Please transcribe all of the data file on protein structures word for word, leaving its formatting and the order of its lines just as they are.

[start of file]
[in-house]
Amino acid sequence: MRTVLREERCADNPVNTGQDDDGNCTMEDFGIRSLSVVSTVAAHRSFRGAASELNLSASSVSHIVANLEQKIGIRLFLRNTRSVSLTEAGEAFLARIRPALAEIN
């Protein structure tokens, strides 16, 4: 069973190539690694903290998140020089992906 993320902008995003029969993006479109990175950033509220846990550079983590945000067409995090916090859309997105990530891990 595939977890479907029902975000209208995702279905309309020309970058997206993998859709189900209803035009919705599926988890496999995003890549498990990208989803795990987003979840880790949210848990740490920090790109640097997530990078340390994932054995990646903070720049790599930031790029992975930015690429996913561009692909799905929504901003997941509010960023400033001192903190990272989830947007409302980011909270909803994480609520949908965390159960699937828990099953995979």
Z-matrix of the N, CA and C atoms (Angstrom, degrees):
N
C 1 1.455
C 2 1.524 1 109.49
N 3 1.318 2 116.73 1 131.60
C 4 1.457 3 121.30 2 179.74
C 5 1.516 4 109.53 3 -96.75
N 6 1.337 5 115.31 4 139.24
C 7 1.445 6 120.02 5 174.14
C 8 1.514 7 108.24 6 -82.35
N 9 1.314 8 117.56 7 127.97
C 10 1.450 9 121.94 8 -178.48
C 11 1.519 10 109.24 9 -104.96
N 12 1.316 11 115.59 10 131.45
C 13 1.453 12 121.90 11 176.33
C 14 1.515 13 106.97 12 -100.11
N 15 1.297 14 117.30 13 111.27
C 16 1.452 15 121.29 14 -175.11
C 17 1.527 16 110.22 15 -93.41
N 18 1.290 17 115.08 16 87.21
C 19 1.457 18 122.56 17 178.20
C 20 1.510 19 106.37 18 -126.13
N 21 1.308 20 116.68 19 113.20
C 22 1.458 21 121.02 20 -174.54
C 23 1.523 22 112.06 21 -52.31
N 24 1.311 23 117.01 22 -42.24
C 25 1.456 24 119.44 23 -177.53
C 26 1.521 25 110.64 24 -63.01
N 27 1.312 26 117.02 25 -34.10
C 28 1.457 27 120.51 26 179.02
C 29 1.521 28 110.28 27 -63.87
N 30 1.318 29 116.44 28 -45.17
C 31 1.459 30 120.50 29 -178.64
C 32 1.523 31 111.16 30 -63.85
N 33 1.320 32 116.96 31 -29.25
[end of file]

[in-house]
Amino acid sequence: MRTVLREERCADNPVNTGQDDDGNCTMEDFGIRSLSVVSTVAAHRSFRGAASELNLSASSVSHIVANLEQKIGIRLFLRNTRSVSLTEAGEAFLARIRPALAEIN
């Protein structure tokens, strides 16, 4: 069973190539690694903290998140020089992906 993320902008995003029969993006479109990175950033509220846990550079983590945000067409995090916090859309997105990530891990 595939977890479907029902975000209208995702279905309309020309970058997206993998859709189900209803035009919705599926988890496999995003890549498990990208989803795990987003979840880790949210848990740490920090790109640097997530990078340390994932054995990646903070720049790599930031790029992975930015690429996913561009692909799905929504901003997941509010960023400033001192903190990272989830947007409302980011909270909803994480609520949908965390159960699937828990099953995979």
Z-matrix of the N, CA and C atoms (Angstrom, degrees):
N
C 1 1.455
C 2 1.524 1 109.49
N 3 1.318 2 116.73 1 131.60
C 4 1.457 3 121.30 2 179.74
C 5 1.516 4 109.53 3 -96.75
N 6 1.337 5 115.31 4 139.24
C 7 1.445 6 120.02 5 174.14
C 8 1.514 7 108.24 6 -82.35
N 9 1.314 8 117.56 7 127.97
C 10 1.450 9 121.94 8 -178.48
C 11 1.519 10 109.24 9 -104.96
N 12 1.316 11 115.59 10 131.45
C 13 1.453 12 121.90 11 176.33
C 14 1.515 13 106.97 12 -100.11
N 15 1.297 14 117.30 13 111.27
C 16 1.452 15 121.29 14 -175.11
C 17 1.527 16 110.22 15 -93.41
N 18 1.290 17 115.08 16 87.21
C 19 1.457 18 122.56 17 178.20
C 20 1.510 19 106.37 18 -126.13
N 21 1.308 20 116.68 19 113.20
C 22 1.458 21 121.02 20 -174.54
C 23 1.523 22 112.06 21 -52.31
N 24 1.311 23 117.01 22 -42.24
C 25 1.456 24 119.44 23 -177.53
C 26 1.521 25 110.64 24 -63.01
N 27 1.312 26 117.02 25 -34.10
C 28 1.457 27 120.51 26 179.02
C 29 1.521 28 110.28 27 -63.87
N 30 1.318 29 116.44 28 -45.17
C 31 1.459 30 120.50 29 -178.64
C 32 1.523 31 111.16 30 -63.85
N 33 1.320 32 116.96 31 -29.25